Tuesday, January 1, 2013

Prayer of Soap and Rags

The first of the year, and after actually staying up to mark midnight in the last time zone in the U.S., Craig and I woke early, in a spring-cleaning state of mind.  It wasn’t conscious.  Just doing it.  Not stress, no discussion; it was what the new year asked of us.  Still in my pajamas, I started a load of laundry, then wandered out to the picnic spot, under the monkey pod trees, to collect cups and glasses, bottles and plates from last night's chili party while Craig sat down at his desk to write a letter to his daughter.  Then smoothies, then I followed Craig with a garden hose while he mopped the lanai, rubbing away the gecko poop, spraying leaves and grass off the edge.  Then laundry hung on the line, flapping in the growing trade wind.  Then hunger, one goose egg scrambled with some fresh dill from the garden, last night’s cornbread toasted and smeared with mac nut butter, drizzled with maple syrup.  And then, back to cleaning.  Craig hosed the salt off the windows of the house, then decided to build wind-break cages for his baby bananas next. 

When he asks me to help, I say no. Now I need some quiet time to write.

But before I do, one more task: clean the corner of the floor where I keep my altar and meditation cushion, where I sit to do my morning prayers and set my intentions.  I fill a yogurt container with warm water and oil soap, grab a rag from under the sink, and kneel down.  I clear away the incense boxes, the books and candles, and swab the wood floor of its layers of fine ash, gecko shit, clay dust and garden dirt.  On my hands and bare knees, I crawl along, swiping a wider and wider swath, and I wonder who it was that taught me to pray.  I think back to Catholic school, to CCD (Tuesday night church school), to my mother tucking us into bed with prayers in Latvian.  I think of Oma, my father’s mother, who prayed all day, an ancient book of crumbling pages, covers wrapped in layers of waxed paper, open on her broad lap.  She rocked and beat her breast with her fist when reciting the rosary, fingering the carved wooden beads, plain and unvarnished, a peasant rosary. But no, she wasn’t the one who taught me to pray; her spiritual realm was private, monastic, and to me as a child, one of the mysteries.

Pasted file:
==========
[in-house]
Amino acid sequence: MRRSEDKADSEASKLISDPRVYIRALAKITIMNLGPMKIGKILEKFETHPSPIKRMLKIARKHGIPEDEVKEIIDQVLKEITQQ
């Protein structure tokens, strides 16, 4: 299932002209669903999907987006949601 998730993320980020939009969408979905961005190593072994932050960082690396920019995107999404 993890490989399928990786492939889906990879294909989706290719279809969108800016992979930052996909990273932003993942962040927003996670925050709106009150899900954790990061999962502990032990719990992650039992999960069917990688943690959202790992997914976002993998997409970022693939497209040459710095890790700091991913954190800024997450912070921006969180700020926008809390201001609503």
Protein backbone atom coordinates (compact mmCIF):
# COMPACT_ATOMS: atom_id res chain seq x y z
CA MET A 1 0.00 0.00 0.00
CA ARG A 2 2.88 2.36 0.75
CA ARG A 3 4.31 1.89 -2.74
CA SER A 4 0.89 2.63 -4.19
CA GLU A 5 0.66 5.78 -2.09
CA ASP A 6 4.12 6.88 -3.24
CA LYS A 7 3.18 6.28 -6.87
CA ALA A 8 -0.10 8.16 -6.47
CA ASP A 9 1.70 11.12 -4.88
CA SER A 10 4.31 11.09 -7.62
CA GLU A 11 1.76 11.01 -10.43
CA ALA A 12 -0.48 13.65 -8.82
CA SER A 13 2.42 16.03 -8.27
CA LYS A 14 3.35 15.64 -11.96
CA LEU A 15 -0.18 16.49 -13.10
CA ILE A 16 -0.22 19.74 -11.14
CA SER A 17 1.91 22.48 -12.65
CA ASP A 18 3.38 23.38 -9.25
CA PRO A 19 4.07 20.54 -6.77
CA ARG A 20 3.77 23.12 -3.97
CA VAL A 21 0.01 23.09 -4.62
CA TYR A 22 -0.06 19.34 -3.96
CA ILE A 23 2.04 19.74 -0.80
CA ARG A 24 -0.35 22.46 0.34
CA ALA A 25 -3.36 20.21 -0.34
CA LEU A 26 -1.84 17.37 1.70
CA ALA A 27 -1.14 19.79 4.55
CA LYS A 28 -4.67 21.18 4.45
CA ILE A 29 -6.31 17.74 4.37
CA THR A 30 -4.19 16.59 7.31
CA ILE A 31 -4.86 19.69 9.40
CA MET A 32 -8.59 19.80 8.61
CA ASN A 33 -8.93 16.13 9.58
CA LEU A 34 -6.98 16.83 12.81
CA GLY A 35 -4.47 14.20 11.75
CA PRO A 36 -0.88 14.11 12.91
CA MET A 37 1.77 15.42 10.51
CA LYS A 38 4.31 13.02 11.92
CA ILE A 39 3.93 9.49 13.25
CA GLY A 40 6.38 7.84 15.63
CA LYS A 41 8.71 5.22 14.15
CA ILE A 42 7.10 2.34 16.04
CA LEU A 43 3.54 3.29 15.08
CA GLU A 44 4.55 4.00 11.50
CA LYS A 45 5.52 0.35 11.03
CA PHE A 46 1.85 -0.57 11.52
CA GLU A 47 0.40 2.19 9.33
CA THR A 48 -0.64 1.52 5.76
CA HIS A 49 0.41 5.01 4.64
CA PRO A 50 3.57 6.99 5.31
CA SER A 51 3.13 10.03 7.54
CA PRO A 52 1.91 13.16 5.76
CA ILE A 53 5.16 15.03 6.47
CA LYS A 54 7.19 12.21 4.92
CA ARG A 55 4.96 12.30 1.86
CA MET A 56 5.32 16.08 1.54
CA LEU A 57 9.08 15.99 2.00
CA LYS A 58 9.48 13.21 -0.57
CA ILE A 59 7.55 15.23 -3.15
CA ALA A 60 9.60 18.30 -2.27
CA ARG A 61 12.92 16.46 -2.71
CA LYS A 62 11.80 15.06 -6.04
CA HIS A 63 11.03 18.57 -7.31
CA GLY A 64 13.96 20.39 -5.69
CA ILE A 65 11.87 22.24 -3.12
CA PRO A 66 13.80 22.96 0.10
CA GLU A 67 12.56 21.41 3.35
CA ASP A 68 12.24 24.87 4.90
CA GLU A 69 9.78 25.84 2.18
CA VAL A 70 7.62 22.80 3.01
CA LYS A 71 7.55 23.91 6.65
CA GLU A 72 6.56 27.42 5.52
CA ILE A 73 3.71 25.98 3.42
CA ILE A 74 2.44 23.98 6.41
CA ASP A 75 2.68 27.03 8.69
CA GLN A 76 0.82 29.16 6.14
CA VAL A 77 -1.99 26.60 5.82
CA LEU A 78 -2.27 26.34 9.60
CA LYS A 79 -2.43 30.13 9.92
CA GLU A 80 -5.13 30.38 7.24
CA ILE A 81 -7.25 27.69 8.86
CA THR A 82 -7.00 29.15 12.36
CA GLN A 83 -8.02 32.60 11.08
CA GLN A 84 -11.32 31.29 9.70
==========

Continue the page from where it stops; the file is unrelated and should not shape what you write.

I crawl along the floor, now wiping underneath the couch.  Washing a floor by hand with an old cloth napkin, I realize, is today’s prayerful act, and the one who taught me who to pray that way was my mother.  After her husband died, my mother’s mother (we called her Omama, to distinguish her from Oma) declined, had small strokes, then larger ones.  One of the last times I went to her little cottage-house with my mother and sister, we found it a shock, floors and cupboards grimy, bathroom dirty, houseplants unwatered.  One night, after Omama had gone to sleep, my mother, sister and I stayed up and cleaned.  “My mother could never imagine living in a dirty house,” my mother said, with bafflement in her voice.  I didn't understand then, but now I know what she meant.  Her mother, the version she’d known all her life, the capable, artistic, green thumb, whose small house was invariably cozy and clean, whose windows were filled with lush plants, cacti and mysterious African violets constantly blooming, the woman who raised her – she no longer lived in that house.  Instead there lived a fragile new version, a quiet woman in a pale blue sweater, prone to long silences, her brown eyes staring past us.  On hands and knees we three scrubbed the kitchen linoleum, the bathtub of its soap ring, the seam between toilet and floor.  We were young girls, yet we felt purposeful, needed, and uncertain.  Our mother so clearly grieved, our grandmother – where? And when would she return?  Could our cleaning restore her?  But for some things, there is no restoration, only change.  Our mother had suddenly entered the chapter where a daughter must push out of herself, out of her old role, like a shoot pushing up the half-frozen earth, the dead leaves, to become a mature plant, and not perennial. 

That night, we trimmed the dead leaves off the African violets.  We stayed up way past bedtime, way past midnight, learning from our mother how to take our rightful places, learning what would one day be asked of us.  She was capable, our mother, and knew just what to do, filling buckets at the sink, finding the rag bag and the oil soap.  Her sadness was palpable, and though we couldn't fathom it, we shared in it.  Though we knew our mother had entered a new foreign country, we followed her to its border, and when she reached back across to hand us a rag and can of Pledge, we took them from her, and went to work in our grandmother's living room. 

Today, I swab and rinse and remember, and the water in the plastic tub darkens.  I remember how my mother’s finger-skin used to crack from her labors, how once a slit opened at the knuckle and expelled a glass splinter.  That is also a form of prayer.  The wound buried, and we too young to understand, nevertheless, bearing witness.  And one day, unexpectedly, on the first day of a new year, recalling.  Only now, at the end of my forties, do I understand what she taught me of prayer.

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